UN: Facebook had a 'role' in Rohingya genocide

'I’m afraid that Facebook has now turned into a beast.'

    Protest against Facebook in Jakarta-Indonesia on January 12, 2018. [Anadolu]
    Protest against Facebook in Jakarta-Indonesia on January 12, 2018. [Anadolu]

    UN human rights experts investigating a possible genocide in Myanmar have said that Facebook had played a role in spreading hate speech against the majority-Muslim Rohingya minority.

    The UN's Special Rapporteur on Myanmar also said that the Rohingya crisis in the Rakhine State "bears the hallmarks of genocide".

    More than 650,000 Rohingya have fled Myanmar's Rakhine State into Bangladesh since a military crackdown last August. Many have provided harrowing testimonies of executions and rapes by Myanmar forces, but Myanmar's national security adviser demanded "clear evidence" for the potential acts of genocide.

    Facebook role 

    Marzuki Darusman, chairman of the UN Independent International Fact-Finding Mission on Myanmar, told reporters that social media had played a "determining role" in Myanmar.

    "It has ... substantively contributed to the level of acrimony and dissension and conflict, if you will, within the public. Hate speech is certainly, of course, a part of that. As far as the Myanmar situation is concerned, social media is Facebook, and Facebook is social media," he said.

    UN Myanmar investigator Yanghee Lee said Facebook was a huge part of public, civil and private life, and the government used it to disseminate information to the public.

    "Everything is done through Facebook in Myanmar," she told reporters, adding that Facebook had helped the impoverished country but had also been used to spread hate speech.

    "It was used to convey public messages but we know that the ultranationalist Buddhists have their own Facebooks and are really inciting a lot of violence and a lot of hatred against the Rohingya or other ethnic minorities," she said.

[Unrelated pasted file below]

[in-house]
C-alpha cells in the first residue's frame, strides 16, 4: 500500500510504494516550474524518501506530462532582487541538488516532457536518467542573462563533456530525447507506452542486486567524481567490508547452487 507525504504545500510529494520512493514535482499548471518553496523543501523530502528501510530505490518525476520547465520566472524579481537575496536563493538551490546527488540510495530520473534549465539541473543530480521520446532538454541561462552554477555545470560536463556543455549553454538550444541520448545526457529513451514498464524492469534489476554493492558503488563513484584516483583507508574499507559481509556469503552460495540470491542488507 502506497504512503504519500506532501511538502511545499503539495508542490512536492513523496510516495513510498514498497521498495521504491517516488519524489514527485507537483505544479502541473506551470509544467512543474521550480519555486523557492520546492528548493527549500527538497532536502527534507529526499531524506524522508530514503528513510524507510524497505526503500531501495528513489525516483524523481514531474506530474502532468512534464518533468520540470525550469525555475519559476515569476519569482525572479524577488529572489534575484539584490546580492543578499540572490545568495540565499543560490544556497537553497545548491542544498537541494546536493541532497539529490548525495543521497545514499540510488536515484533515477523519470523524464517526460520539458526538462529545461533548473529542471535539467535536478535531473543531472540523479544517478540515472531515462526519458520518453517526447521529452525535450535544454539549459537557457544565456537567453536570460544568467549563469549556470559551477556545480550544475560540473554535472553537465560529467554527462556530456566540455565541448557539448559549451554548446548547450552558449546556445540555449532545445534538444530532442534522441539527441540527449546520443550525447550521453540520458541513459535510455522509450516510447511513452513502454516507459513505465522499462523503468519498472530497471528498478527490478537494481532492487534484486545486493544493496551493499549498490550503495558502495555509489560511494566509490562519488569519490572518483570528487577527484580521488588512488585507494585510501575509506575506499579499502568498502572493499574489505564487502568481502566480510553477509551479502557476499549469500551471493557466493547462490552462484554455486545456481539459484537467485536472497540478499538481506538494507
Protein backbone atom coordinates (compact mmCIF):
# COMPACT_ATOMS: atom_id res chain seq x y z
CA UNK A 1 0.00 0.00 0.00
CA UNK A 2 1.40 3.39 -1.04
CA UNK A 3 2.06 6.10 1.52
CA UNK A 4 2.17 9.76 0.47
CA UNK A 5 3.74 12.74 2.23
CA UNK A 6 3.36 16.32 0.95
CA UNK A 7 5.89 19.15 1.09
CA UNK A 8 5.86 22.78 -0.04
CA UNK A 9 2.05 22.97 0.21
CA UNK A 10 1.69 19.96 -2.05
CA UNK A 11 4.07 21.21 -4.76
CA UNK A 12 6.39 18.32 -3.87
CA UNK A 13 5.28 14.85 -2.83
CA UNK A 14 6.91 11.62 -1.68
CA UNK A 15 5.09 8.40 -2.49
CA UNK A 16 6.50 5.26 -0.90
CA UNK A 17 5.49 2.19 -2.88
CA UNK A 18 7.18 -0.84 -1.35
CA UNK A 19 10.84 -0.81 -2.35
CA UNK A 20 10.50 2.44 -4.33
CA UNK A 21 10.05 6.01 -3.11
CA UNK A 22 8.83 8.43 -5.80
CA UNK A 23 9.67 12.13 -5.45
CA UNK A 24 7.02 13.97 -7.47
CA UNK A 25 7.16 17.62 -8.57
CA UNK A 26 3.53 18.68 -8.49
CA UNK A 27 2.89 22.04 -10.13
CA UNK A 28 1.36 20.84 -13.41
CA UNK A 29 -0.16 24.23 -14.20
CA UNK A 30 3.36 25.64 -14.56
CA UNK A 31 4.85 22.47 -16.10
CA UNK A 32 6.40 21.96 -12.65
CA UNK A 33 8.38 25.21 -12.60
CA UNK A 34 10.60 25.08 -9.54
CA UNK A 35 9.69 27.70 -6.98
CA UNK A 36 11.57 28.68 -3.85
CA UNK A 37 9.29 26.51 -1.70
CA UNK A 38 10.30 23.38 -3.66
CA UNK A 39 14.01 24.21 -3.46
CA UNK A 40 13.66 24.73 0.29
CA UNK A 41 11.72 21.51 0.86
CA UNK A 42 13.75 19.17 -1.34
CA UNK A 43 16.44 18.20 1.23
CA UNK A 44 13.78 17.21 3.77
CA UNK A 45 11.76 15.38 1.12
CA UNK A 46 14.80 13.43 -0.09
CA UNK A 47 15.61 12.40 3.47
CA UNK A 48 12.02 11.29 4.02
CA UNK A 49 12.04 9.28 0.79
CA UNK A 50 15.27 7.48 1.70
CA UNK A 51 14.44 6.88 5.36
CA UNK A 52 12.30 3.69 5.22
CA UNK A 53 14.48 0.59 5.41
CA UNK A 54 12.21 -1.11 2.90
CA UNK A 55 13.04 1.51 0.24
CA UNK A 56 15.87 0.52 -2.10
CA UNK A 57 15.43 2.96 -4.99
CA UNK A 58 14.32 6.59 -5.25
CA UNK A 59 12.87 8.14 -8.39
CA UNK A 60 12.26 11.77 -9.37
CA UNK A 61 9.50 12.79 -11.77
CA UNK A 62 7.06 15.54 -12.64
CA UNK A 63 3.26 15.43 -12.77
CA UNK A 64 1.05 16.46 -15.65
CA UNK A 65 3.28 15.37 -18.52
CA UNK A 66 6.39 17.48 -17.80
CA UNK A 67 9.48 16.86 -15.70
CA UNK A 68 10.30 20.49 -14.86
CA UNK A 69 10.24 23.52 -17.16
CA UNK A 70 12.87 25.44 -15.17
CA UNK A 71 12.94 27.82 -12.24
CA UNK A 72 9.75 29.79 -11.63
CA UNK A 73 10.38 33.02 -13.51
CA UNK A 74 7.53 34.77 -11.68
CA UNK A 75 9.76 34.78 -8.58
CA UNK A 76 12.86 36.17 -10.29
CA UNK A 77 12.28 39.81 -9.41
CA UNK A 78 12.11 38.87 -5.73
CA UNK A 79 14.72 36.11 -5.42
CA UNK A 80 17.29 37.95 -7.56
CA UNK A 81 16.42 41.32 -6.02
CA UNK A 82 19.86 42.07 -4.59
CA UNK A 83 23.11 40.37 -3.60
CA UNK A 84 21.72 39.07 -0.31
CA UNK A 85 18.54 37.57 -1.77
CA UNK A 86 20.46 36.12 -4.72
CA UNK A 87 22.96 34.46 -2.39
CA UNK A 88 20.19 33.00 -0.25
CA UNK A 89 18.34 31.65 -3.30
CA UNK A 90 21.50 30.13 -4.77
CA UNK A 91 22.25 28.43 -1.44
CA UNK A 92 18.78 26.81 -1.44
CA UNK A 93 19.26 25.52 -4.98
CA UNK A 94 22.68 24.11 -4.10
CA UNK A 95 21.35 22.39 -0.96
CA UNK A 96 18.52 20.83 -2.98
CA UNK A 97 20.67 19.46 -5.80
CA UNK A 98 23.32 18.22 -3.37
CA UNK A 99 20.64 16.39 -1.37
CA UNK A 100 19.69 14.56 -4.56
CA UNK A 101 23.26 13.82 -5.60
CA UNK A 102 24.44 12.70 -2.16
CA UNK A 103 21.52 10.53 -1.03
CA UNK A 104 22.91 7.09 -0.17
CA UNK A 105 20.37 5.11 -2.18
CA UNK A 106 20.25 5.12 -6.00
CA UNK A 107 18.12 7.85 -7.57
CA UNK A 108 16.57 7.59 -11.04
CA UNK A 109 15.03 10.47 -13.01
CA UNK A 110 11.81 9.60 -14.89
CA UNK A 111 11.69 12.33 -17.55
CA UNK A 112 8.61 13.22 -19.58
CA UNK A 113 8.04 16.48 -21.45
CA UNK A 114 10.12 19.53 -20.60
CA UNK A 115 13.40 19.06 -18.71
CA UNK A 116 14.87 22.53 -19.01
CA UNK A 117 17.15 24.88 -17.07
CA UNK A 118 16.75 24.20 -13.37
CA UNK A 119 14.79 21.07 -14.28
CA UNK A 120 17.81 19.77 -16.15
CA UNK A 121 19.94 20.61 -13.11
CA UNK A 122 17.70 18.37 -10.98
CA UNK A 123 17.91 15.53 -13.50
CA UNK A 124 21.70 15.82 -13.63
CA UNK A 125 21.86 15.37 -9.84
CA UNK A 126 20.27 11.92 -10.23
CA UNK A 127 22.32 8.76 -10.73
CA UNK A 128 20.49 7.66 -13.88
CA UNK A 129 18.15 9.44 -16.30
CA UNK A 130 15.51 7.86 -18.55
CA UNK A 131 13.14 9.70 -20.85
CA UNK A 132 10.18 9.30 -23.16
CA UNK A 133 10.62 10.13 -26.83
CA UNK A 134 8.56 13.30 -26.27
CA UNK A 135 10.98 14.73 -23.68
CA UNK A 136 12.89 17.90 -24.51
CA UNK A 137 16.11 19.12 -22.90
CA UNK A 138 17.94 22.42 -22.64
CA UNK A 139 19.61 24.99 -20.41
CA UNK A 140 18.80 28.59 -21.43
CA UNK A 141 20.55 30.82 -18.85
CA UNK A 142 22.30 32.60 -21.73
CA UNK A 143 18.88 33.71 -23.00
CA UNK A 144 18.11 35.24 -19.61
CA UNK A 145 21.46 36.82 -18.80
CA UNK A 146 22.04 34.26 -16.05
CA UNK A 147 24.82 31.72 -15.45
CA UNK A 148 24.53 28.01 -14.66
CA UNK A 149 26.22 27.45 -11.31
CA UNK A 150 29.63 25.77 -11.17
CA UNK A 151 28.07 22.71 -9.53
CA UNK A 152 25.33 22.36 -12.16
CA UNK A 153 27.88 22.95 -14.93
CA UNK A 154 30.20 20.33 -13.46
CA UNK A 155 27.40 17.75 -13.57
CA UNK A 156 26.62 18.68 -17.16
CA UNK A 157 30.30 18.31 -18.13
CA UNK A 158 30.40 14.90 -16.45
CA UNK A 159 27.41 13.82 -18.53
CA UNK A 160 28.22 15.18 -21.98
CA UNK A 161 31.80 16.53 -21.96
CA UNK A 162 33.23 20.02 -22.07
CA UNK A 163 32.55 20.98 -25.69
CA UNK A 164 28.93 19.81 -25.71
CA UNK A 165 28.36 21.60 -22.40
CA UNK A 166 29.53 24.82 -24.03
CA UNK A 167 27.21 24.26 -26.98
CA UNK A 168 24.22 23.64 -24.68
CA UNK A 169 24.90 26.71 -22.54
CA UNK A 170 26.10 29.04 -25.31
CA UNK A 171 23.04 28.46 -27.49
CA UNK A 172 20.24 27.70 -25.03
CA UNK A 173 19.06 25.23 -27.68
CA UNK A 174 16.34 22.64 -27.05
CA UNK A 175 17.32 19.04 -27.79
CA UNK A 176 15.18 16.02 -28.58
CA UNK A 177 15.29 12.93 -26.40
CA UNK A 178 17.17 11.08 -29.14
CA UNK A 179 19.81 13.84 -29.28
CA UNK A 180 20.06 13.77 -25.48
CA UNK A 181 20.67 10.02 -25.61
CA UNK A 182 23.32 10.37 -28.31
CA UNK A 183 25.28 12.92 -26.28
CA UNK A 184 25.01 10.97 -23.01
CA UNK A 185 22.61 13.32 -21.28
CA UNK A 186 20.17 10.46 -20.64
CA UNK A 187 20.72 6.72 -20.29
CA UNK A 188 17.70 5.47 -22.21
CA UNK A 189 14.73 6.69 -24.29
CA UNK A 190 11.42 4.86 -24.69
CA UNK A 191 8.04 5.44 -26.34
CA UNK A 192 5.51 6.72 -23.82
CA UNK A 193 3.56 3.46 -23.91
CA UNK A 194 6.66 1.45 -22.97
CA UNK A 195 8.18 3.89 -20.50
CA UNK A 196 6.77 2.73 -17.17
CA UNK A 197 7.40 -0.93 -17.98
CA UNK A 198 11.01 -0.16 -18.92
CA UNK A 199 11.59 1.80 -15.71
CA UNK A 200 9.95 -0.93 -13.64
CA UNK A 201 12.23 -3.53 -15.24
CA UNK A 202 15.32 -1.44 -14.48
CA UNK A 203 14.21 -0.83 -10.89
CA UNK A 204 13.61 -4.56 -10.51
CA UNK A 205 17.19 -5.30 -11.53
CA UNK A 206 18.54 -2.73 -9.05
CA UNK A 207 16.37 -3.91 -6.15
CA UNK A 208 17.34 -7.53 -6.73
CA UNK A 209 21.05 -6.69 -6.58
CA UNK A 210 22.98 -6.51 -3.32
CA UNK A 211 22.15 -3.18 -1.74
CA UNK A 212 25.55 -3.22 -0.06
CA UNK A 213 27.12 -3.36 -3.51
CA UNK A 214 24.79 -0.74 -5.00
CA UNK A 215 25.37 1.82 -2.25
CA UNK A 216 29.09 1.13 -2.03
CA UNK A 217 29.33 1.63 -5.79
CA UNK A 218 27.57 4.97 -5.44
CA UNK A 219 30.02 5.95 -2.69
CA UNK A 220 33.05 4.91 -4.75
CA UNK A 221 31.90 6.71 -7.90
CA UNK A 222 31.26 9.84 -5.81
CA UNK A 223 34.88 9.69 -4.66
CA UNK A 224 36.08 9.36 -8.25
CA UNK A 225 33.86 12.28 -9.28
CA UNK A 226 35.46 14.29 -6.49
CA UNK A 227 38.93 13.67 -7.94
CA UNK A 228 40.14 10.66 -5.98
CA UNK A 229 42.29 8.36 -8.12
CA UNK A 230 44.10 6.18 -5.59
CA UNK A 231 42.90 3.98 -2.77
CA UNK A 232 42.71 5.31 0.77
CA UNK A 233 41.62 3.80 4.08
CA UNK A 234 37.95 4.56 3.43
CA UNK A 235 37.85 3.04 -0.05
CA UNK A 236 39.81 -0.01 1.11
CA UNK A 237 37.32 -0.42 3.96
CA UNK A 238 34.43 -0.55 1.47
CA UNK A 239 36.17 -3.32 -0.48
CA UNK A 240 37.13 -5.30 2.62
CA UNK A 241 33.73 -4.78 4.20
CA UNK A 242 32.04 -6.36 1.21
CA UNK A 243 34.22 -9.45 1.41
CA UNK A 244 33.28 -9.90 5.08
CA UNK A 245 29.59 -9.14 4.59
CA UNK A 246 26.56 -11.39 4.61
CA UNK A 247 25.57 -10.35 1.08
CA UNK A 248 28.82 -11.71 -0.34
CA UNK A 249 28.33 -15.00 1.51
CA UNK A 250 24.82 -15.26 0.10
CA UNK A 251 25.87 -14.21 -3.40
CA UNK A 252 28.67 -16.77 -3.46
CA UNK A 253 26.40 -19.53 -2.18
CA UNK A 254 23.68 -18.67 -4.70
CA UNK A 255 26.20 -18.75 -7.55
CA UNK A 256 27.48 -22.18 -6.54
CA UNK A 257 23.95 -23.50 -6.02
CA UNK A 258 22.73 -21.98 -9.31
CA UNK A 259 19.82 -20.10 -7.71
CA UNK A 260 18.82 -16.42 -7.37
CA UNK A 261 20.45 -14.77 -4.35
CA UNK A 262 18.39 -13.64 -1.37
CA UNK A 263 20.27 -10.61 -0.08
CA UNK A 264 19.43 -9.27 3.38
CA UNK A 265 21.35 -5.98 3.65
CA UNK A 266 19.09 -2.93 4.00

"I'm afraid that Facebook has now turned into a beast, and not what it originally intended."

    Yeehang Lee's comments follow the release of images by the human rights group Amnesty International.

    Facebook response

    Facebook said there is "no place for hate speech" on its platform.

    "We take this incredibly seriously and have worked with experts in Myanmar for several years to develop safety resources and counter-speech campaigns," a Facebook spokesperson told the BBC.

    "Of course, there is always more we can do and we will continue to work with local experts to help keep our community safe," Facebook spokesperson has said. 

    Inside Myanmar: After the Crackdown

    REWIND

    Inside Myanmar: After the Crackdown

    SOURCE: Reuters news agency


    YOU MIGHT ALSO LIKE

    Interactive: Coding like a girl

    Interactive: Coding like a girl

    What obstacles do young women in technology have to overcome to achieve their dreams? Play this retro game to find out.

    Heron Gate mass eviction: 'We never expected this in Canada'

    Hundreds face mass eviction in Canada's capital

    About 150 homes in one of Ottawa's most diverse and affordable communities are expected to be torn down in coming months

    I remember the day … I designed the Nigerian flag

    I remember the day … I designed the Nigerian flag

    In 1959, a year before Nigeria's independence, a 23-year-old student helped colour the country's identity.